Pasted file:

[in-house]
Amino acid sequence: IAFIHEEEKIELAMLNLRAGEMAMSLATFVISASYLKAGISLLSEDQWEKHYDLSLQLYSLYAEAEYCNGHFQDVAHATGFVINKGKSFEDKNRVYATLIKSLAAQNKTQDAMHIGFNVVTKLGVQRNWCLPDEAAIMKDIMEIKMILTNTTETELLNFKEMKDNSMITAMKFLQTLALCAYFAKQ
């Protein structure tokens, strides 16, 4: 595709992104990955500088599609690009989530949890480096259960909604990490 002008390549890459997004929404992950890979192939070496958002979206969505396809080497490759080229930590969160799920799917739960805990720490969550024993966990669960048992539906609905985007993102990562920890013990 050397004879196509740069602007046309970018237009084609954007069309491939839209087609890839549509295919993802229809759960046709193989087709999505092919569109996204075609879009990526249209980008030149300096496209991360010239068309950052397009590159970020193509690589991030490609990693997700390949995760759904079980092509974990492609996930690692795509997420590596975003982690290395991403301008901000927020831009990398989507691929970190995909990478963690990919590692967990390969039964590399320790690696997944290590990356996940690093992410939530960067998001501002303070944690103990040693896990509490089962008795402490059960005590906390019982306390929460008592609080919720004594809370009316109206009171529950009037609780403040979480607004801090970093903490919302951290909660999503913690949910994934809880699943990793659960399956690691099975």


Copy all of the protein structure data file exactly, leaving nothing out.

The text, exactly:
[in-house]
Amino acid sequence: IAFIHEEEKIELAMLNLRAGEMAMSLATFVISASYLKAGISLLSEDQWEKHYDLSLQLYSLYAEAEYCNGHFQDVAHATGFVINKGKSFEDKNRVYATLIKSLAAQNKTQDAMHIGFNVVTKLGVQRNWCLPDEAAIMKDIMEIKMILTNTTETELLNFKEMKDNSMITAMKFLQTLALCAYFAKQ
């Protein structure tokens, strides 16, 4: 595709992104990955500088599609690009989530949890480096259960909604990490 002008390549890459997004929404992950890979192939070496958002979206969505396809080497490759080229930590969160799920799917739960805990720490969550024993966990669960048992539906609905985007993102990562920890013990 050397004879196509740069602007046309970018237009084609954007069309491939839209087609890839549509295919993802229809759960046709193989087709999505092919569109996204075609879009990526249209980008030149300096496209991360010239068309950052397009590159970020193509690589991030490609990693997700390949995760759904079980092509974990492609996930690692795509997420590596975003982690290395991403301008901000927020831009990398989507691929970190995909990478963690990919590692967990390969039964590399320790690696997944290590990356996940690093992410939530960067998001501002303070944690103990040693896990509490089962008795402490059960005590906390019982306390929460008592609080919720004594809370009316109206009171529950009037609780403040979480607004801090970093903490919302951290909660999503913690949910994934809880699943990793659960399956690691099975």